The Bucks are in a good position for the playoffs. They hold the best record in the league, guaranteeing home-court advantage. They achieved that record on the back of strong play, especially as the season progressed. Perhaps most importantly, they have prioritized health and thus enter the postseason (mostly) intact.
As Bucks fans - and especially readers of this blog - this isn’t news. We follow the Bucks closely and know that we have an excellent chance to win the championship.
But the problem is that we are biased.
I do not mean biased in the traditional, partisan sense: that we think the Bucks will win the championship because we want the Bucks to win the championship. Instead, I mean biased in the sense based on something called support theory.
Support theory was originally formulated by Amos Tversky and Derek Koehler. Here’s a quick description from some of my research:
Support theory is a formal model that describes how people estimate probabilities for events. The premise is that people make judgments based on descriptions of events, rather than the events themselves. For example, when asked to evaluate the probability that either (a) 1,000 people will die in a natural disaster, or (b) that 1,000 people will die in an earthquake, tornado, or other natural disaster, people assign a higher probability to the second category. The specific examples of earthquakes and tornados – “unpacking” the larger category of natural disasters into specific events – makes those instances salient...
Here, the event is a natural disaster. It is either described as simply a natural disaster or it is unpacked into earthquakes, tornados, and other natural disasters. Even though the underlying event is identical - earthquakes and tornadoes are just members of the category of natural disaster - people think that the second description is more likely. We know that earthquakes and tornadoes are natural disasters, but we might to forget to think of them (or hurricanes, or wildfires, etc.) when evaluating the likelihood of natural disasters writ large.
The fancy term for this aspect of support theory is implicit subadditivity. When we consider the category implicitly (i.e., without unpacking it), our evaluation of its likelihood is sub-additive (i.e., less than the sum of its members). If we were to add up the likelihood that we think that an earthquake will kill 1,000 people, that a tornado will kill 1,000 people, and so on, the sum of those probabilities will be higher than the likelihood that we think that a natural disaster will kill 1,000 people. In other words, we think that the whole is less than the sum of its parts.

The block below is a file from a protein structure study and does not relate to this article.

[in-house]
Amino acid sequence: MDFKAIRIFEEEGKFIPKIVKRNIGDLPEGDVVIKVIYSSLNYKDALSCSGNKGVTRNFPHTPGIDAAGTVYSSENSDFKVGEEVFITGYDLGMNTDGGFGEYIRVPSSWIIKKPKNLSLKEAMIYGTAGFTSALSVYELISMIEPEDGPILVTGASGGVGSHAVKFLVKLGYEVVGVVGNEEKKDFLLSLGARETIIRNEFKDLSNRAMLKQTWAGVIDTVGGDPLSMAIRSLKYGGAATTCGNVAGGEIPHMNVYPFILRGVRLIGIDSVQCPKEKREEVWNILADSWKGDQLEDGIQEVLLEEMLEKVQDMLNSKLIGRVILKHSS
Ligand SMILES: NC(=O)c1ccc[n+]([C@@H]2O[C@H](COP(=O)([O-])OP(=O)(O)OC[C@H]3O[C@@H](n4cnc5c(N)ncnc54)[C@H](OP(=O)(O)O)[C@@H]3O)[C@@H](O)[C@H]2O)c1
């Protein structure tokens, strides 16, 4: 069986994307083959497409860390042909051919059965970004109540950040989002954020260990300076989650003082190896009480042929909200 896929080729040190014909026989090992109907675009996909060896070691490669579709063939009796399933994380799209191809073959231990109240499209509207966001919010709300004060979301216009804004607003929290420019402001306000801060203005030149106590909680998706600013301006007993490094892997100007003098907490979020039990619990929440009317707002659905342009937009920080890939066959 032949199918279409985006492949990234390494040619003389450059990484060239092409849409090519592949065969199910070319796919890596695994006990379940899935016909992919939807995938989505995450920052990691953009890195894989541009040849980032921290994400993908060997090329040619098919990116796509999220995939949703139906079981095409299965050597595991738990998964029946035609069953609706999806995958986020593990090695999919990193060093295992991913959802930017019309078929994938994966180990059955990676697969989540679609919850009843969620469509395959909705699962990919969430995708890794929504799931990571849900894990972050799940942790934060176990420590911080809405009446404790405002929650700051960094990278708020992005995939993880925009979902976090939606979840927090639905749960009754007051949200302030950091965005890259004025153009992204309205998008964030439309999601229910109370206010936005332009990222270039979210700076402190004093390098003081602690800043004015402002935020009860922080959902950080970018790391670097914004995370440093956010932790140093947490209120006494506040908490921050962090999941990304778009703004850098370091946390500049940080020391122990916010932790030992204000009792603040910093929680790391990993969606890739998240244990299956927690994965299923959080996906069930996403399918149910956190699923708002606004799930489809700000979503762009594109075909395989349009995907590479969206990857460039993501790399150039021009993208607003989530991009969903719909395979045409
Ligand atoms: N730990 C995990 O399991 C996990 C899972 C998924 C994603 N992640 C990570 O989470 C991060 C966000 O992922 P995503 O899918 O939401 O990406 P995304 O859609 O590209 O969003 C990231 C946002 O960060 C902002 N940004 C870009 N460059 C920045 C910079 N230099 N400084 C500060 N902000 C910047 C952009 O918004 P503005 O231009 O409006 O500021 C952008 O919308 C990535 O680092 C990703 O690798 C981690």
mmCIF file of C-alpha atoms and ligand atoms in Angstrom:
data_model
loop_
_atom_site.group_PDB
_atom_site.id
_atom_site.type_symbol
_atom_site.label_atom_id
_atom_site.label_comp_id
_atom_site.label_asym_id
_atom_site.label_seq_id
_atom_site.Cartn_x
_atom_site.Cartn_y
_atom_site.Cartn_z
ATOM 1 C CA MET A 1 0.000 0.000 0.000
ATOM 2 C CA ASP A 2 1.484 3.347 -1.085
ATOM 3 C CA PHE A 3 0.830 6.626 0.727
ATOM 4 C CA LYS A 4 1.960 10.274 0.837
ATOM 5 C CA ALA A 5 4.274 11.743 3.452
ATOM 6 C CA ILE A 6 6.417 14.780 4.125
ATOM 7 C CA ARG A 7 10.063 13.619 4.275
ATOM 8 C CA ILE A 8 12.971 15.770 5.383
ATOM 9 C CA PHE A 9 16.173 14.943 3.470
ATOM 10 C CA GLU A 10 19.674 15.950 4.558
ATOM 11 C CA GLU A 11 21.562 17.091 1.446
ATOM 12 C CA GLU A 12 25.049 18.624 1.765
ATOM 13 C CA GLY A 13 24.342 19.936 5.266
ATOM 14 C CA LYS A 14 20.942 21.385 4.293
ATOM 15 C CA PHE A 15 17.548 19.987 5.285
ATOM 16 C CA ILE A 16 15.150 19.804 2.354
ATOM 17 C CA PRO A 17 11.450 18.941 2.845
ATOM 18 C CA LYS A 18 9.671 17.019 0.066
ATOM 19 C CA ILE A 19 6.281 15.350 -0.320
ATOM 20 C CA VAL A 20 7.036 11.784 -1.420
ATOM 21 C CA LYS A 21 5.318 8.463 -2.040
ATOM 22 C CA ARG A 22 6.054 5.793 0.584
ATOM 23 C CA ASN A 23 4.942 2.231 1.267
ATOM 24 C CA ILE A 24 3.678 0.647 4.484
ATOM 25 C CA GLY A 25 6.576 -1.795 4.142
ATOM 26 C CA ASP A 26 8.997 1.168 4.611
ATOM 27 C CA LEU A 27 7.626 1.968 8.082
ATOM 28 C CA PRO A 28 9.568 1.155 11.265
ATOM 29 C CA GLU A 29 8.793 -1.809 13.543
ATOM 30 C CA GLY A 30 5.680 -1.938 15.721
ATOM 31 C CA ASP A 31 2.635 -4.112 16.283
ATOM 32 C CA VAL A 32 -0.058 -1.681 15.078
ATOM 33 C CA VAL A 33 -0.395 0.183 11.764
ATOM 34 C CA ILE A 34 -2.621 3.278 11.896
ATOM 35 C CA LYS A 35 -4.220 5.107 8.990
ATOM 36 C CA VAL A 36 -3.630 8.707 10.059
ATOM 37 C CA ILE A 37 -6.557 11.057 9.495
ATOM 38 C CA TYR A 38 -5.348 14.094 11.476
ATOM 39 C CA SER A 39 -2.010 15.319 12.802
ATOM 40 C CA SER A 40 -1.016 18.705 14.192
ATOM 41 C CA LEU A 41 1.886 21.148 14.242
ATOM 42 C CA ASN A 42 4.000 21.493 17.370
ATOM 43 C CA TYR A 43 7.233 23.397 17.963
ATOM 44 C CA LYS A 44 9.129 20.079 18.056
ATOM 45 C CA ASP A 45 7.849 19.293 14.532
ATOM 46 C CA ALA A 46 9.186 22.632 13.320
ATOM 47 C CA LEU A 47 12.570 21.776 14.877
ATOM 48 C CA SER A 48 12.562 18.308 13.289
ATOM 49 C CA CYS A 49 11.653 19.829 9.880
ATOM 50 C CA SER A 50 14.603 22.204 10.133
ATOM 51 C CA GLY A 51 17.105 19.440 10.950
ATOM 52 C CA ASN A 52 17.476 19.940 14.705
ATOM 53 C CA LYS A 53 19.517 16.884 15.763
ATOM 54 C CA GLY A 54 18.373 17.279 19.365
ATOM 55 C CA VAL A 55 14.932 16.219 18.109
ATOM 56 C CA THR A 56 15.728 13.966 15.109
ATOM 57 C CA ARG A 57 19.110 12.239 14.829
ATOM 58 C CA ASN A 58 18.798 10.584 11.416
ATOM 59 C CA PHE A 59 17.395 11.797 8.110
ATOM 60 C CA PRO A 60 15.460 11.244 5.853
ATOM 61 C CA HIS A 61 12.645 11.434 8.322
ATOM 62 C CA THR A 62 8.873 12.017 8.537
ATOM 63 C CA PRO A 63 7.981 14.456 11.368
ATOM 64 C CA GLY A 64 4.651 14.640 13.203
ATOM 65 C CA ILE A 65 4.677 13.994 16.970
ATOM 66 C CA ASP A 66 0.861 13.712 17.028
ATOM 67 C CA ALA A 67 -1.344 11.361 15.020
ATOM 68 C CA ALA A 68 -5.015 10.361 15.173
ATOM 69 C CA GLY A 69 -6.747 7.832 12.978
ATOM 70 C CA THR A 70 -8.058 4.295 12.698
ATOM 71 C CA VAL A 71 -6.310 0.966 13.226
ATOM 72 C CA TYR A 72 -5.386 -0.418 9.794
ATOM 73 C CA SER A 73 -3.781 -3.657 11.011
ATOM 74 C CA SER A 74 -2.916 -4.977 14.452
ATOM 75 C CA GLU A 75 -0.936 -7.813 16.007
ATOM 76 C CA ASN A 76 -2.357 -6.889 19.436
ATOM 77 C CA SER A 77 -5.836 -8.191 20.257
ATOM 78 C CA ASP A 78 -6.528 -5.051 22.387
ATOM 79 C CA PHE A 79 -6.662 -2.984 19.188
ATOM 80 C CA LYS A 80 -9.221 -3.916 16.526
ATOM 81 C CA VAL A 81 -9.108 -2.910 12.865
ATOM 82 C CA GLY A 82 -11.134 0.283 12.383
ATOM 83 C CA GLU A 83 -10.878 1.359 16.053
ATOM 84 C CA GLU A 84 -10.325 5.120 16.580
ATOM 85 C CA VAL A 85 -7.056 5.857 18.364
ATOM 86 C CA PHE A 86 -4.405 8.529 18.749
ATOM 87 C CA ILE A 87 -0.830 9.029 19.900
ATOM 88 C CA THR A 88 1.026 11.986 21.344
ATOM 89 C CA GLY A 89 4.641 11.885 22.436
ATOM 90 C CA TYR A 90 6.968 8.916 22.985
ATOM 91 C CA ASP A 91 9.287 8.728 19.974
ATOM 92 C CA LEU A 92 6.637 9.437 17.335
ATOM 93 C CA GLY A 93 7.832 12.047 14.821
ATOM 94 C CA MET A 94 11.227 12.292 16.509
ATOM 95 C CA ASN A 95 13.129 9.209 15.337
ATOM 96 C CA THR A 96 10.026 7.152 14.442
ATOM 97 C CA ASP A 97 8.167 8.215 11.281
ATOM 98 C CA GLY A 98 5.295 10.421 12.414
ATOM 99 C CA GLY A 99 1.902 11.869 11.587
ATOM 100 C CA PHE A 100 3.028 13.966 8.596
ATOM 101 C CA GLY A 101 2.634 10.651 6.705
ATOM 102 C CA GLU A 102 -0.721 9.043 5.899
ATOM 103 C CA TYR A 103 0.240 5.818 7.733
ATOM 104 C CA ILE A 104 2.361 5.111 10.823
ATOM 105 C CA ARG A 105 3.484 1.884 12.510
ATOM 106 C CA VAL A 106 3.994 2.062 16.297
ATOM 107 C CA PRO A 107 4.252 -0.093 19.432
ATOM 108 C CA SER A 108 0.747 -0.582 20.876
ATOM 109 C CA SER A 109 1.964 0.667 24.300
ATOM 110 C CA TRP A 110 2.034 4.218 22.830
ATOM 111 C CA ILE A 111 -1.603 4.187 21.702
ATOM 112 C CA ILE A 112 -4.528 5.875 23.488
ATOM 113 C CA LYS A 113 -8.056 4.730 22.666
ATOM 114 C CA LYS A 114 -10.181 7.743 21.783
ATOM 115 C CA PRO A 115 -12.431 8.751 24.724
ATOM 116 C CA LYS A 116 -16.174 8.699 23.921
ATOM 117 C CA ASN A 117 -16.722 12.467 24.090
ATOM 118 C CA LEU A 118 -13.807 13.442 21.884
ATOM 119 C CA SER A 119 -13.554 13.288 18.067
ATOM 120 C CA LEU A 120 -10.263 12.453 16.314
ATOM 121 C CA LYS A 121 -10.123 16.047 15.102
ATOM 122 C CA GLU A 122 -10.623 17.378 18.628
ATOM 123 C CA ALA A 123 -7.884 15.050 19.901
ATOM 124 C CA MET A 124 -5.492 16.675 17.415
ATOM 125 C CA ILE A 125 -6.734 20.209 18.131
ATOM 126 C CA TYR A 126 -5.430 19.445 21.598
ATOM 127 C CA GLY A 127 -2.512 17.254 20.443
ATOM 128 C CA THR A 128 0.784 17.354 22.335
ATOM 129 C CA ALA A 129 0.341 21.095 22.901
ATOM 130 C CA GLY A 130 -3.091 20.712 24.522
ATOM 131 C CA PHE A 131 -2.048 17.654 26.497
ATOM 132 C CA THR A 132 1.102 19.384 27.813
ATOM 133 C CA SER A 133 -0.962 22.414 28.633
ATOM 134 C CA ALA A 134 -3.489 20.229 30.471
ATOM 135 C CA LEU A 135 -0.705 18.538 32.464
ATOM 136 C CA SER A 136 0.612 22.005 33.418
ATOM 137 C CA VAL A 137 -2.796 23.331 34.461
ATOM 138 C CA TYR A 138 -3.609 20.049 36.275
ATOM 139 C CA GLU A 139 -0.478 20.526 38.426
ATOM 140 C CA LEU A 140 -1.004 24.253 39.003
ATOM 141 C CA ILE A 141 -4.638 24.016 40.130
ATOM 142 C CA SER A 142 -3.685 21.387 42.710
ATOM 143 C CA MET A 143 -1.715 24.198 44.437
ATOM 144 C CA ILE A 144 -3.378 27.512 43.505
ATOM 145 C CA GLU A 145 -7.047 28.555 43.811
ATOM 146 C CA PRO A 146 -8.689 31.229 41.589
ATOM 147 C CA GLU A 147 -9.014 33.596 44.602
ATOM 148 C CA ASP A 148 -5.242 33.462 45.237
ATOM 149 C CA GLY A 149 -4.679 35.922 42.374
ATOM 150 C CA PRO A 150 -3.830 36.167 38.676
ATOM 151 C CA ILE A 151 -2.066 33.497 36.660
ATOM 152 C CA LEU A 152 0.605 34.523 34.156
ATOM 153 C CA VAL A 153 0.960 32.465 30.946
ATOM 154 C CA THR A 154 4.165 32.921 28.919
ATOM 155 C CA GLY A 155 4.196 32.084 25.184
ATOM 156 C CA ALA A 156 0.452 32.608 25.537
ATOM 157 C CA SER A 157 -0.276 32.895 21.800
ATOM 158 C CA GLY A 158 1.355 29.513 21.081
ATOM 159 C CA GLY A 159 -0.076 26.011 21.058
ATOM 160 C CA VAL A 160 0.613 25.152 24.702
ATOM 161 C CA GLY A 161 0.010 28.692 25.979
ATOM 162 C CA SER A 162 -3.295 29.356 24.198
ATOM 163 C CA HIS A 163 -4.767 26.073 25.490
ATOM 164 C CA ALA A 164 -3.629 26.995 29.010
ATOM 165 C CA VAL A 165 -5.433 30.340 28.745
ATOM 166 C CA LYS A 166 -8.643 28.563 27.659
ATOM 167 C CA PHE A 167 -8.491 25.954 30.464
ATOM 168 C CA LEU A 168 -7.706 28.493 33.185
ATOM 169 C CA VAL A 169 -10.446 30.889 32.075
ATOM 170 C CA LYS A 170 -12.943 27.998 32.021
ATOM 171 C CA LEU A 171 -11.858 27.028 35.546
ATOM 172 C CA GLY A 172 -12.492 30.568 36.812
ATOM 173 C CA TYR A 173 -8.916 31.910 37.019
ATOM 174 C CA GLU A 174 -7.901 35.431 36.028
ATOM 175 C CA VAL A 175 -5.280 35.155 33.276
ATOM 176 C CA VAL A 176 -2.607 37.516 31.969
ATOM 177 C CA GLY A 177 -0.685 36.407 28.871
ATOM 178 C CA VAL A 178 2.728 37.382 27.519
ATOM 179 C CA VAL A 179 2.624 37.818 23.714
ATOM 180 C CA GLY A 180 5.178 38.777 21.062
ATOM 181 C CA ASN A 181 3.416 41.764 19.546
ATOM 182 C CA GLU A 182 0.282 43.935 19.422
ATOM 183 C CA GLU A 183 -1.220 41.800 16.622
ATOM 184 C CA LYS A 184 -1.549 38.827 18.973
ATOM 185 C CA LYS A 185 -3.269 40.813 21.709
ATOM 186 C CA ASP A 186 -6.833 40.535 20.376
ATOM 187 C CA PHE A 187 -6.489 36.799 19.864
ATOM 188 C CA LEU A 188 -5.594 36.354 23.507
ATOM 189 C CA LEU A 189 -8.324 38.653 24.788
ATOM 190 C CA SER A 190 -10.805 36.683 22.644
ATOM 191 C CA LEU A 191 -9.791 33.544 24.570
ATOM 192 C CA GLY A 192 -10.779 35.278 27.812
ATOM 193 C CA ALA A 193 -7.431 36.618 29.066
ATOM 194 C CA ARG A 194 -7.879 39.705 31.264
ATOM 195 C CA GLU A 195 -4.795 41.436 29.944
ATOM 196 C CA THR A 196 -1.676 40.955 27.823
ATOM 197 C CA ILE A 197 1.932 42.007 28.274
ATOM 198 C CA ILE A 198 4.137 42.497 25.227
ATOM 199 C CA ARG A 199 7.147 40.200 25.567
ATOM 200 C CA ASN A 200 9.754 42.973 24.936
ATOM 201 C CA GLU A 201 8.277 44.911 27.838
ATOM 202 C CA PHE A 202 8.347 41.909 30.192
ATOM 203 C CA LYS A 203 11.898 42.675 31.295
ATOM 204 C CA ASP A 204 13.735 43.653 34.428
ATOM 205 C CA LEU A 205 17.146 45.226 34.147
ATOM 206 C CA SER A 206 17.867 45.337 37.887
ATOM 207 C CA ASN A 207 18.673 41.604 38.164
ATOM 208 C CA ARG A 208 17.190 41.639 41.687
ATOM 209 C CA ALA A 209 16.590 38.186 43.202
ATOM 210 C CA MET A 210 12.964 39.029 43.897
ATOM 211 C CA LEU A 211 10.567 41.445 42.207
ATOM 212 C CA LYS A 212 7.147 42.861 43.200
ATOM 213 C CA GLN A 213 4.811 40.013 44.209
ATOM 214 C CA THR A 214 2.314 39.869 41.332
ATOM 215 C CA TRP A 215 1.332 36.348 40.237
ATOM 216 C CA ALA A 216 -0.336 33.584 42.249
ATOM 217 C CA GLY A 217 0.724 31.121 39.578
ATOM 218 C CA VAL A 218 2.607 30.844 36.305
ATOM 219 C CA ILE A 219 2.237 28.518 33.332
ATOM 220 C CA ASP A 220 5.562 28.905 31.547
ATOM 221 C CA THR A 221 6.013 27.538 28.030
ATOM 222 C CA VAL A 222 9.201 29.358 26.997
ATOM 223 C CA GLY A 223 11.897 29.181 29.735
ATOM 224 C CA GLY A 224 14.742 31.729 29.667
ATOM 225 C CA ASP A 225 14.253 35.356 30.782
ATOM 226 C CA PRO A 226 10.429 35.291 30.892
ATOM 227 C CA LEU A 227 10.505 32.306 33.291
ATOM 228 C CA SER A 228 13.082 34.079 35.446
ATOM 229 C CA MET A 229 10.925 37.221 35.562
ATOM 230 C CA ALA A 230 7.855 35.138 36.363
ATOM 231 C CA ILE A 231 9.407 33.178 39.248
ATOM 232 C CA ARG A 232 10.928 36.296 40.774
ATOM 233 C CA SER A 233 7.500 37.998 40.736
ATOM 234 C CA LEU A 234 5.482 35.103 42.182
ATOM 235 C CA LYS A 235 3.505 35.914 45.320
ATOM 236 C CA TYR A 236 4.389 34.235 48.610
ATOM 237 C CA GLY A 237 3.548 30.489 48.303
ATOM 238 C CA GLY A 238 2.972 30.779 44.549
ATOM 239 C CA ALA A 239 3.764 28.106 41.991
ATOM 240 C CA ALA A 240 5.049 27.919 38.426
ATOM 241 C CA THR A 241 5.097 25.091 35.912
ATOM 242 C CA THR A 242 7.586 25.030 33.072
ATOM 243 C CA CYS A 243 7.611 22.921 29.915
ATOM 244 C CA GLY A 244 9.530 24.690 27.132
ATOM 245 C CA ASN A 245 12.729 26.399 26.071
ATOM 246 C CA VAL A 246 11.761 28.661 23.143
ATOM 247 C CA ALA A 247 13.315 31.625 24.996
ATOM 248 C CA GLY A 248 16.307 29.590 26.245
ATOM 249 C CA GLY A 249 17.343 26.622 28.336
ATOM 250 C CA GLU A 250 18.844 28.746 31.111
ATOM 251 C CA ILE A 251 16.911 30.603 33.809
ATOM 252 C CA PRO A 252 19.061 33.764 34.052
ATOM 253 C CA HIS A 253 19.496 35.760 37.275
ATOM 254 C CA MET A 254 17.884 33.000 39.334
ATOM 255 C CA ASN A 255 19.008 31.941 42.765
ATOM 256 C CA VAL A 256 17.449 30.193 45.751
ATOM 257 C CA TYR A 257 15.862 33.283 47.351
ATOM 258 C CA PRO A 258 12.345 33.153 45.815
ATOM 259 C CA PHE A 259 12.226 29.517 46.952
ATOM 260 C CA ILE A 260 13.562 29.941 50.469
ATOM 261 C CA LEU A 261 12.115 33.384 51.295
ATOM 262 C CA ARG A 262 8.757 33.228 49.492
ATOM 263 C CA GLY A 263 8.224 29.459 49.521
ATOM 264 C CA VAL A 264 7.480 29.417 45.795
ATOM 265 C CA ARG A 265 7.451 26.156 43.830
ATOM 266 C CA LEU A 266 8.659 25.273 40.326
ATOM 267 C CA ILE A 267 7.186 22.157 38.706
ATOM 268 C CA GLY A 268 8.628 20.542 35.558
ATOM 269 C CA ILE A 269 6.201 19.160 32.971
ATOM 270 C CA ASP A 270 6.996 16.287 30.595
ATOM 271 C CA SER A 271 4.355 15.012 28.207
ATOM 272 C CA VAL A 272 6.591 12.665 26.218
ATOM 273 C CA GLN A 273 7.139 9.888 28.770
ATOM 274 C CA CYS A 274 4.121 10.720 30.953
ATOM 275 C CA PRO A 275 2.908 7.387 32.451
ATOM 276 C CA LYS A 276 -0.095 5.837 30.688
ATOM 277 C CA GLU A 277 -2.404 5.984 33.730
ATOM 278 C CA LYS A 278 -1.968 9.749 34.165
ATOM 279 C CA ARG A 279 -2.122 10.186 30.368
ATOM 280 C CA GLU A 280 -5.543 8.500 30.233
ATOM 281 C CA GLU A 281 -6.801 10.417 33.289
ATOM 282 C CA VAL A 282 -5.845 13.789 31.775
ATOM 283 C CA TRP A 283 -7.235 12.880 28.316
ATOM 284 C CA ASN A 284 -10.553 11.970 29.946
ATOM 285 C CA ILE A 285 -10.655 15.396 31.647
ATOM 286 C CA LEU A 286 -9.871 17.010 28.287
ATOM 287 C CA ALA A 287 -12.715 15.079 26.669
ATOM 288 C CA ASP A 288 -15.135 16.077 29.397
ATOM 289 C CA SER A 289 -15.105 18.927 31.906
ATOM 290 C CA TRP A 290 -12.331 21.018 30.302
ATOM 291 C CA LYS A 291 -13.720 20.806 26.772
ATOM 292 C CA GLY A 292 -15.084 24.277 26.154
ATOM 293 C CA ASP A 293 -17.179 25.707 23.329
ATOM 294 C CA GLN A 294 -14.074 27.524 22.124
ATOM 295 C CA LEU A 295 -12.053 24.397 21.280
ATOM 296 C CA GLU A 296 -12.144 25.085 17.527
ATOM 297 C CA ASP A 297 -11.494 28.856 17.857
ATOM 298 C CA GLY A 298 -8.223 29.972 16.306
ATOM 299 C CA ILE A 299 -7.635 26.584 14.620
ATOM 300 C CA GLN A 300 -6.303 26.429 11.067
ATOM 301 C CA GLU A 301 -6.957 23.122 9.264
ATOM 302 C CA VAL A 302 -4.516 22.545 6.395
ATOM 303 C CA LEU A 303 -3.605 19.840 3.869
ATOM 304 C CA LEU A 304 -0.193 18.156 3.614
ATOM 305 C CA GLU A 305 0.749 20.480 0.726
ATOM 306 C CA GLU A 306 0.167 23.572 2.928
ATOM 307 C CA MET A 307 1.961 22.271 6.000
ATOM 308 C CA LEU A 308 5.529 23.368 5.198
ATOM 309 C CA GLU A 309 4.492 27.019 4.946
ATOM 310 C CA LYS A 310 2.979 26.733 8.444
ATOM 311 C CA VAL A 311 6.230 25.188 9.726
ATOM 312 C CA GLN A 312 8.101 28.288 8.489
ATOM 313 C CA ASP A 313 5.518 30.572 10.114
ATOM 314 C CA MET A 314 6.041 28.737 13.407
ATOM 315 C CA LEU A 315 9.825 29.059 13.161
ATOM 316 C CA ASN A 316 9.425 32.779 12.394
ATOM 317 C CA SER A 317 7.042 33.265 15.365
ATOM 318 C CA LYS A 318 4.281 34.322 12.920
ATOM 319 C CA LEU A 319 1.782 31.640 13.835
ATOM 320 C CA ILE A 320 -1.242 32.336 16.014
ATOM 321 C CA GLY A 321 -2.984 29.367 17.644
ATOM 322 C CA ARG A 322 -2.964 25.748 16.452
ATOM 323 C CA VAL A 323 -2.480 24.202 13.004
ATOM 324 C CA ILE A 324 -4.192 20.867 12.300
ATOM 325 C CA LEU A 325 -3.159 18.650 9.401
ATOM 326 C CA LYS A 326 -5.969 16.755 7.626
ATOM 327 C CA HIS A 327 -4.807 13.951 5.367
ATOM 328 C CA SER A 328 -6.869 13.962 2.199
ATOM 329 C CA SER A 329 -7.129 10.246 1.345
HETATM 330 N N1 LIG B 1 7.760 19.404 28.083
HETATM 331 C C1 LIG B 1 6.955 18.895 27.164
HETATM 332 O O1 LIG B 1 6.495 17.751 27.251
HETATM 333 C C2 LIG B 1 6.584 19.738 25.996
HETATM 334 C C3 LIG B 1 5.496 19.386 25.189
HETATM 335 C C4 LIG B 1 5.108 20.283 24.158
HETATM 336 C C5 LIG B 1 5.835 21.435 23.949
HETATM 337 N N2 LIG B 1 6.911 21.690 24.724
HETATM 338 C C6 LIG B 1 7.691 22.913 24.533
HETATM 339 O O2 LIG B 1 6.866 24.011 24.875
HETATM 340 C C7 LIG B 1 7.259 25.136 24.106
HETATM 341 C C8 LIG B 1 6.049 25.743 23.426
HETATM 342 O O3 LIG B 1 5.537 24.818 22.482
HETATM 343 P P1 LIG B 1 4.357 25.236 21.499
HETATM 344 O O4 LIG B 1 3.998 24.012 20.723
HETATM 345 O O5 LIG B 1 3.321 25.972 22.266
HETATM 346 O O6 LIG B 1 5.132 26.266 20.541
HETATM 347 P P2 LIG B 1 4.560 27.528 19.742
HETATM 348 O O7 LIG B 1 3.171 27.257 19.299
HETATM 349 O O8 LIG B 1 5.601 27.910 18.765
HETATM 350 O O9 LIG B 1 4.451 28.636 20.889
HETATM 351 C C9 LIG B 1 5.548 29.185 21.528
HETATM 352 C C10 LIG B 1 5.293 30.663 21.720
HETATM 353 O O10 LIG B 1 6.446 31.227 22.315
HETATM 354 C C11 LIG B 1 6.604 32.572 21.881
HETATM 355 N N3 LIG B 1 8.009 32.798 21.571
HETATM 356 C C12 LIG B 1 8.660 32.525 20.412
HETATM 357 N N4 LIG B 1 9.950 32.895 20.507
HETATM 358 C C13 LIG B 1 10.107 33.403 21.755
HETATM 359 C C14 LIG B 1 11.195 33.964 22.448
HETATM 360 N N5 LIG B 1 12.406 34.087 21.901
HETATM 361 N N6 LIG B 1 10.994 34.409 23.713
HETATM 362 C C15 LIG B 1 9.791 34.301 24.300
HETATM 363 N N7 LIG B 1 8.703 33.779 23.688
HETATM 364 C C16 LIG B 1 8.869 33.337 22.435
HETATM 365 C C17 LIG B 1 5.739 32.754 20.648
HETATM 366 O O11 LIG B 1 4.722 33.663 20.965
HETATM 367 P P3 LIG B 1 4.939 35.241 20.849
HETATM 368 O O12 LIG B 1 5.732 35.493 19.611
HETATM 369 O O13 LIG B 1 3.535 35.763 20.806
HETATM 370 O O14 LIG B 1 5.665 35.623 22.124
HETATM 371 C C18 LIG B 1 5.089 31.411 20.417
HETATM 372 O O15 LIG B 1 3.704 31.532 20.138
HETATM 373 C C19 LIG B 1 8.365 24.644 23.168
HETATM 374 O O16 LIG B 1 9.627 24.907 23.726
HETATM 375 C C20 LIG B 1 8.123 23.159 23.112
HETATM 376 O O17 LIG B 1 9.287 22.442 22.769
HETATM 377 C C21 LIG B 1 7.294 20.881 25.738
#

In my study, we looked at support theory in the context of people rating the importance of territories in a fictitious country (which the participants would presumably not hold partisan biases toward). The ratings for each territory were lower when participants rated all of the territories rather than a single territory. In other words, when the other territories were unpacked, the single territory was viewed as less important.
Support theory, and our study in particular, have implications for us as Bucks fans. Our animating question going into the playoffs is: “What are the odds that the Bucks will win the championship?” This is akin to the single territory example above; the other teams / territories are not unpacked.
If we want a more realistic answer to this question, then, we would do well to ask this same question for every other team: “What are the odds that the [Celtics / Sixers / Cavs / Knicks / Nets / Heat / Hawks / Raptors / Bulls / Nuggets / Grizzlies / Kings / Suns / Clippers / Warriors / Lakers / Pelicans / Timberwolves / Thunder] will win the championship?”
Suddenly, the prospects of a Bucks triumph look a little less rosy - that’s a lot of teams! Some of those teams don’t have a chance in hell, of course (e.g., the Sixers). But some of them do, and even the ones that have a small chance add up.
If you follow the NBA at large, you are well positioned to engage in unpacking. In this case, you can draw on your knowledge of the Celtics and the Nuggets (and so on), offer reasonable assessments of their championship odds, and adjust the likelihood of a Bucks championship accordingly. Even if this knowledge doesn’t come as quickly to mind as Bucks knowledge, my study showed that simply having knowledge counters our bias.
But for this fan, at least - who is conspicuously absent whenever the staff does a roundtable on non-Bucks-centric content - I have to consciously remind myself of support theory. Beyond the generally positive outlook on the Bucks per se, it is important to consider other teams when supporting the Bucks.